I was not excited about running today. For various reasons, I did not fall asleep last night until about 5:00 am. I was up at eight and the sun was already warming things up. Too much for my tastes. It was not hot yet, but I relish running in the cool of the dawn—62 F (~17 C) is perfect for me—and it was already too late for that. So feeling a little glum, I started wearily up the canal access road near my home. This was not going to be a good run.
As if in confirmation of my presentiment, there on the dirt road standing like a herd of springboks was a tight cluster of about twenty-five chattering female high school track team members entirely blocking my way. Ack. Just what I needed. Now I would have to stop and walk and weave and dance my way through that mass. Annoying. Suddenly, one of them saw me coming and she alerted her comrades and instantly they formed a two-sided channel of bodies through which I could pass. As I entered the runway they began cheering and clapping. My arms flew spontaneously into the air like someone crossing the finishing line of a race and I started pumping my fists in the air like a champion. And I felt like one. I was smiling ear to ear and they were laughing. My pace quickened. My stride lengthened. The rest of my run I felt happy. What a simple thing, yet it changed everything about how my day unfolded. Bless you runners where ever you are.
It is funny how little kindnesses like this elicit such joy. Sarah Blaffer Hrdy draws out in her book Mothers and Others: The Evolutionary Origins of Mutual Understanding how attuned humans are to one another’s emotional states. She points out that one of the most telling aspects marking human uniqueness from other species is our ability to attend to one another’s needs and respond kindly—regardless of kinship ties. She invites the reader to imagine an airplane full of our nearest relatives the chimps, which she describes as a fête of bloody attacks, biting retaliations and dismembering chaos. That we can all board a plane, be civil, and put up with each other in such cramped conditions for several hours is an act of unparalleled tolerance in the animal kingdom.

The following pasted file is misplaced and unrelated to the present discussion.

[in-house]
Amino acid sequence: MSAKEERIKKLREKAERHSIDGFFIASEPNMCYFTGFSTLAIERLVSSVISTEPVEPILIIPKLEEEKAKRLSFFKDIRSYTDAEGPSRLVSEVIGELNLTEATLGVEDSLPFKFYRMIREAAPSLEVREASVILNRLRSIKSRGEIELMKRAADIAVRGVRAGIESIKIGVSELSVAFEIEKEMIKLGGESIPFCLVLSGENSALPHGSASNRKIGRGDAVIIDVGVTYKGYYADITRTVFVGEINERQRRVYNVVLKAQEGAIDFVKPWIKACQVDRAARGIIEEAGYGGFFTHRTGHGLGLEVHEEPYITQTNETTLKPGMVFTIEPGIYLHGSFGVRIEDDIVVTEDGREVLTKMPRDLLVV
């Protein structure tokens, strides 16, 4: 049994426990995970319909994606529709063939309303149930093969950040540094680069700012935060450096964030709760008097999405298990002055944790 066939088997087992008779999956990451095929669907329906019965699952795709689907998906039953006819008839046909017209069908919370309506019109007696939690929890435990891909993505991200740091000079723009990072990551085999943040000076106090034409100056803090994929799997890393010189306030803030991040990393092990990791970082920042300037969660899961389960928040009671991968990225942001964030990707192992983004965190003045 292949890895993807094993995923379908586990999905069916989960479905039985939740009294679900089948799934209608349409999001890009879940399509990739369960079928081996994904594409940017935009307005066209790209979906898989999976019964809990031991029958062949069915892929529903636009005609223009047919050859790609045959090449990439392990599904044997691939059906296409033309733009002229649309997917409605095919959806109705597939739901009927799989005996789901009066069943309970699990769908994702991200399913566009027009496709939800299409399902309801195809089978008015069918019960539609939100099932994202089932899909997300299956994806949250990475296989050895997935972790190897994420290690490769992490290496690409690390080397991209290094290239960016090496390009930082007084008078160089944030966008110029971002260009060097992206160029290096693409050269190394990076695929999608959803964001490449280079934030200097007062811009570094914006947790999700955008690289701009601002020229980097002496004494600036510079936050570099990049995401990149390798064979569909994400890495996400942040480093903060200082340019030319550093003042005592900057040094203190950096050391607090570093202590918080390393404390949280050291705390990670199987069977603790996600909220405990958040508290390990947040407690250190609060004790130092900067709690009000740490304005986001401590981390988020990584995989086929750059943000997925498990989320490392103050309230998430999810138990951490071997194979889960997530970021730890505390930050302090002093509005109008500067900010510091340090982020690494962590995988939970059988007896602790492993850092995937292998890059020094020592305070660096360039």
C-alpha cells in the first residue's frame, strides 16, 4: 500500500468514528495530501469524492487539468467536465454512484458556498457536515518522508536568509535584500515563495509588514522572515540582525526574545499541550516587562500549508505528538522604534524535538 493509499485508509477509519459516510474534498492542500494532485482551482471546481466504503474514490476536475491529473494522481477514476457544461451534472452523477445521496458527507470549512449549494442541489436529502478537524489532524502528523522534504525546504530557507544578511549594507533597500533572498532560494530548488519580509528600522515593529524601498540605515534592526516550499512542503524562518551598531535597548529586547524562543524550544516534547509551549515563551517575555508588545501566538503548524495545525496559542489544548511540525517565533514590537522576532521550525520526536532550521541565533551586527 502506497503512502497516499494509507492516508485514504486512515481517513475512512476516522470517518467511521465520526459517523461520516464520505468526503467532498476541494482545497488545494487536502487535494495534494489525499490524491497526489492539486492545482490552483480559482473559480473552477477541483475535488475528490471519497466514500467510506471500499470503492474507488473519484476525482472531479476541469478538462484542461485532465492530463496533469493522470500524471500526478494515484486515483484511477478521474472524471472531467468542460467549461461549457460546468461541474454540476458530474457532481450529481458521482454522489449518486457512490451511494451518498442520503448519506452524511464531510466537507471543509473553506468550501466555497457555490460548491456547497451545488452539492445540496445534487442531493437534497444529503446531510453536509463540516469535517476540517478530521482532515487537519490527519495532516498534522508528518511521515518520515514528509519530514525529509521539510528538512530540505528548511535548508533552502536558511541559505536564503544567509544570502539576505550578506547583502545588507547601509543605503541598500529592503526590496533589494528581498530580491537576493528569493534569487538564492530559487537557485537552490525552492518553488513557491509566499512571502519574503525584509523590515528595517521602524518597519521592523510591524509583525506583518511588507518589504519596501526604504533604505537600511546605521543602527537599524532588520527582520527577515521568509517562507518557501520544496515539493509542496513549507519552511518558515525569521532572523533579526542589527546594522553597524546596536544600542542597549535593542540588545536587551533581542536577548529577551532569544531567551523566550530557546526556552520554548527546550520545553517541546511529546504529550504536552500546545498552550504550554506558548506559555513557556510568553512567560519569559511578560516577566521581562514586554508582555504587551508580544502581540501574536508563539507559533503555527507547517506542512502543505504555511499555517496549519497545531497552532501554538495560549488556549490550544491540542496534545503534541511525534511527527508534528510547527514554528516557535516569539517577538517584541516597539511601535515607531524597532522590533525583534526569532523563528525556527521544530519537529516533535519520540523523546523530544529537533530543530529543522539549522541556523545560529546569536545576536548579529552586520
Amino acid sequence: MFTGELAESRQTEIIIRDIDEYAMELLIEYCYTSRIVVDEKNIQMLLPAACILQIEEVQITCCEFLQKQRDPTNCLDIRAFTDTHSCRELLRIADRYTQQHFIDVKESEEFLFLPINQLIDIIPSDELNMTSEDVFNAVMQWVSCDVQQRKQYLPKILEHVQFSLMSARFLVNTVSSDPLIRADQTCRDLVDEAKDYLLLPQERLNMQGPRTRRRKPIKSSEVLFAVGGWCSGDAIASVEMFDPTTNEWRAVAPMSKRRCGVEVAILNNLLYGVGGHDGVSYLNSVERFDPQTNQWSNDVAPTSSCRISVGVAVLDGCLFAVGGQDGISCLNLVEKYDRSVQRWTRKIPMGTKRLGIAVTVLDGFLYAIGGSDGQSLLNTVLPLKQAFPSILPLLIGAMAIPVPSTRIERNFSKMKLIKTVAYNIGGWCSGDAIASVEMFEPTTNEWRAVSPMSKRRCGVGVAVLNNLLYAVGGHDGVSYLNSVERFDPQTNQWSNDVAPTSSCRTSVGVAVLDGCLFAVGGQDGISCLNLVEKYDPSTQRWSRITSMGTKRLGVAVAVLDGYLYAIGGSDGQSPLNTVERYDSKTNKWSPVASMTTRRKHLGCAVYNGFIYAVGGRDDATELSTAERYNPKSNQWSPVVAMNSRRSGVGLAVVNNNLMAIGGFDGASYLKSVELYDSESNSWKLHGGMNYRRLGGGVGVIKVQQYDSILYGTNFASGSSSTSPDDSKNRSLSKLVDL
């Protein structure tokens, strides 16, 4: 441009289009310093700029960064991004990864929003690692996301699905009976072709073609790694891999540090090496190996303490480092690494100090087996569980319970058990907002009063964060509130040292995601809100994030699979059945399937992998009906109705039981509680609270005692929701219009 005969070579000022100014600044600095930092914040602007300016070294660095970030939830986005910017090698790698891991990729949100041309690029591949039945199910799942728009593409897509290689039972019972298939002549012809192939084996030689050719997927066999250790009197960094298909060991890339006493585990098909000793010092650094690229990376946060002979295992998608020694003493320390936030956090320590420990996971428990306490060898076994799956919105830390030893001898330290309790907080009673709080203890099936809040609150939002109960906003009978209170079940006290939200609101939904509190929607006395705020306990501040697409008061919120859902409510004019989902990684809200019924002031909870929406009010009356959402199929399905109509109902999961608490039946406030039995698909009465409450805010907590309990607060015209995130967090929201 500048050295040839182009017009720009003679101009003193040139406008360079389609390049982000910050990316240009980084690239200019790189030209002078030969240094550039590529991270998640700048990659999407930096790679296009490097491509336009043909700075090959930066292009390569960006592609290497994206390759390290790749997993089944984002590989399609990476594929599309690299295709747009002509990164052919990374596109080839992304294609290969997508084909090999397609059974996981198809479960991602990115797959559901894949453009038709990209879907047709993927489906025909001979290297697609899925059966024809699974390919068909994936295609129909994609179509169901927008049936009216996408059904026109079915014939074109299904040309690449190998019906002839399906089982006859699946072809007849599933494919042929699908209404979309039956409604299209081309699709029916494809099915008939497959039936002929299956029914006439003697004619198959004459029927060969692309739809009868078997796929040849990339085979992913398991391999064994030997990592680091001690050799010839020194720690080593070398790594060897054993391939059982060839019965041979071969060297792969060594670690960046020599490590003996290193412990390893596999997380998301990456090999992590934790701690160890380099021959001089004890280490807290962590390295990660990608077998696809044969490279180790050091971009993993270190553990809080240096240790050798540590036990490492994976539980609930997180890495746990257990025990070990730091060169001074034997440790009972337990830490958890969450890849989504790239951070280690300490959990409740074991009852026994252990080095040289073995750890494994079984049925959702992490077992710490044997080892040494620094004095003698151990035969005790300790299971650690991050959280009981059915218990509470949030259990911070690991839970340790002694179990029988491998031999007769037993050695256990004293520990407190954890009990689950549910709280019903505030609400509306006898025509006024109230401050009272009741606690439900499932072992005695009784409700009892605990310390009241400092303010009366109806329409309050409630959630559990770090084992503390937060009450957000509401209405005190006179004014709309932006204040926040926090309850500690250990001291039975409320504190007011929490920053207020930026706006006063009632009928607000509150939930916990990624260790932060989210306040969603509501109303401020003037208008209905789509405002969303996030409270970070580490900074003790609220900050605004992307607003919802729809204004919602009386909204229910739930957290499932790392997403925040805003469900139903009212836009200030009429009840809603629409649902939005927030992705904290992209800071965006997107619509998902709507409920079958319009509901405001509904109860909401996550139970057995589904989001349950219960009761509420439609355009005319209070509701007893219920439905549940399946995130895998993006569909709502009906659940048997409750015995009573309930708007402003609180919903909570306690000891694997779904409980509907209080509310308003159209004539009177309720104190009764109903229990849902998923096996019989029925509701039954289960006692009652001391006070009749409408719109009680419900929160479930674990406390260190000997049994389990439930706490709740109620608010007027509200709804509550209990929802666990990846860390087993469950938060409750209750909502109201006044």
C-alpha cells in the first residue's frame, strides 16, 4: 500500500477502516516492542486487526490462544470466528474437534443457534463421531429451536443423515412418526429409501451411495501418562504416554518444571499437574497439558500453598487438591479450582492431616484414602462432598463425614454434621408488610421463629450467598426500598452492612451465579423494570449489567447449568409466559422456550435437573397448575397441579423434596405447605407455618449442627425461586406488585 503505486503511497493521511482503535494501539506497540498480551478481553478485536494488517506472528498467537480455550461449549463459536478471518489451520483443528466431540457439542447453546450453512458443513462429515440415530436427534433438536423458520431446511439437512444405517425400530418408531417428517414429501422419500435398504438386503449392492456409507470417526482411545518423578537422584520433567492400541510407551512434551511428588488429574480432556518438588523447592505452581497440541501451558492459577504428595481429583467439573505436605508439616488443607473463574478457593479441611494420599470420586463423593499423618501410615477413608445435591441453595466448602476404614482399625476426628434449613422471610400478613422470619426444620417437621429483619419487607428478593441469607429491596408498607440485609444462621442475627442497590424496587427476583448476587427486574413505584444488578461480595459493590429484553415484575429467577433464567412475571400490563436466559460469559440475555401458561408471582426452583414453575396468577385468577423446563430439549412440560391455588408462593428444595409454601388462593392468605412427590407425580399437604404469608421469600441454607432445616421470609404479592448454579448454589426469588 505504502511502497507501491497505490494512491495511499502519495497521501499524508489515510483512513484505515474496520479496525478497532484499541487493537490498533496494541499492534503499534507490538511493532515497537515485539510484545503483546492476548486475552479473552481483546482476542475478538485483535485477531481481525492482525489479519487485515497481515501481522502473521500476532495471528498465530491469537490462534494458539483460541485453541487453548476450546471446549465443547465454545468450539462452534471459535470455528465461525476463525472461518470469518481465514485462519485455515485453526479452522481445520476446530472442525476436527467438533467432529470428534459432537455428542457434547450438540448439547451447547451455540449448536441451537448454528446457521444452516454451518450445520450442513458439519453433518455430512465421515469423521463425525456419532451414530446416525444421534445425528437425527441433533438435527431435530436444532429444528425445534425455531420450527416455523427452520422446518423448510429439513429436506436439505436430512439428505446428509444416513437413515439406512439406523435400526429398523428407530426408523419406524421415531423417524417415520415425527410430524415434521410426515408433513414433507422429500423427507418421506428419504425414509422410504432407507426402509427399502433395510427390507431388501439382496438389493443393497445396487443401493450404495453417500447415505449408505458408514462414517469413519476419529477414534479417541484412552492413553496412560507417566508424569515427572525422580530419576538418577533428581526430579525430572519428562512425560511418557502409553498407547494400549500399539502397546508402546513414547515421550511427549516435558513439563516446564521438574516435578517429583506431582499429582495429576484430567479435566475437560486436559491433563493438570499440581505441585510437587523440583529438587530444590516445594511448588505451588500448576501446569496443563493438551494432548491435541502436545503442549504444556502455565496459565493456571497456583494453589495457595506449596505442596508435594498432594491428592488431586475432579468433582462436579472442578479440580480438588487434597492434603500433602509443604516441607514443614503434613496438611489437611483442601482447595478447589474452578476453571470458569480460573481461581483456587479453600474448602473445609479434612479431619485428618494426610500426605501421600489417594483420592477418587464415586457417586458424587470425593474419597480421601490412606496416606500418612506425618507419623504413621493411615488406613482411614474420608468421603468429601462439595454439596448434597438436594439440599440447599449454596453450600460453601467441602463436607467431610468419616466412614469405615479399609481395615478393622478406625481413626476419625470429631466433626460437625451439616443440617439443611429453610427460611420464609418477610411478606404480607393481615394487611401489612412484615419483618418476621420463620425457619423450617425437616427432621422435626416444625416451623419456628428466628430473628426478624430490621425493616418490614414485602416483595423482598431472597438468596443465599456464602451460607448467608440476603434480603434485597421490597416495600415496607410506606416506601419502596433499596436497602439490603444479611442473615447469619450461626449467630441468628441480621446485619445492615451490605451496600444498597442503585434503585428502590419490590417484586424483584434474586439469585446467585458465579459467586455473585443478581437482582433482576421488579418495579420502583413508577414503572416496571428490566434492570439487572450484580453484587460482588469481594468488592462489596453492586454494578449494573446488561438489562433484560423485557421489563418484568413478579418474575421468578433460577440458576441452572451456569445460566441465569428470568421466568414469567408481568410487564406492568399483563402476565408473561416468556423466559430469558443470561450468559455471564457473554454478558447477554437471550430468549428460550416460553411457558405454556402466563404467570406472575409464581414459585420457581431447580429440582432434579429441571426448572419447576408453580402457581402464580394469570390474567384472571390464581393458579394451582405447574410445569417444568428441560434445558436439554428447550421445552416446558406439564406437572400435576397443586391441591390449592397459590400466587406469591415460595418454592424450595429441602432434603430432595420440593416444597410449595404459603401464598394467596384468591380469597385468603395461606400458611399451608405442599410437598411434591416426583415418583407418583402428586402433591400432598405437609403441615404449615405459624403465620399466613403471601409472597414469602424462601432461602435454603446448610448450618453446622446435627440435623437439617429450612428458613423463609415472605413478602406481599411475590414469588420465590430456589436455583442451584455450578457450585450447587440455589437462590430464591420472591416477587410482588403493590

Because we are so wired to read each other’s reaction to our presence, little acts of acknowledgement and kindness carry emotional heft. The cheers of the track team really and truly brightened my mood.
I’ve noticed how little things go a long way. When someone complements a lesson I’ve given, smiles if I offer a chair, or waves if I’ve let them into traffic, the world’s shine glows a little brighter. On the news the other day was the story of a couple of college frat boys who made it a habit to stand on a certain city street and complement the people going by. The foot traffic was not so heavy that people could see what the young men were doing as they approached them. The complements were genuine. No sarcasm. They gave simply stated expressions of appreciation about some aspect of the person. Things like:
‘Your hair looks beautiful today.’
‘I love your confidence, it makes me feel bolder.’
‘What a striking dress! You have excellent taste in clothes.’
‘Your shined shoes speak well of the care you take of yourself.’
The fascinating thing was they always found something authentic and real to complement the person on. The effect was dazzling. The people walking by would typically seem momentarily surprised and then bust out in a delighted grin. A reporter stationed down the street captured some of the people. To a person, their mood had been brightened, their day made better, and they were refreshed by the small kindness.
How little it takes to turn a person’s day around. Why don’t we do it more? Go on give it a try. Make someone’s day.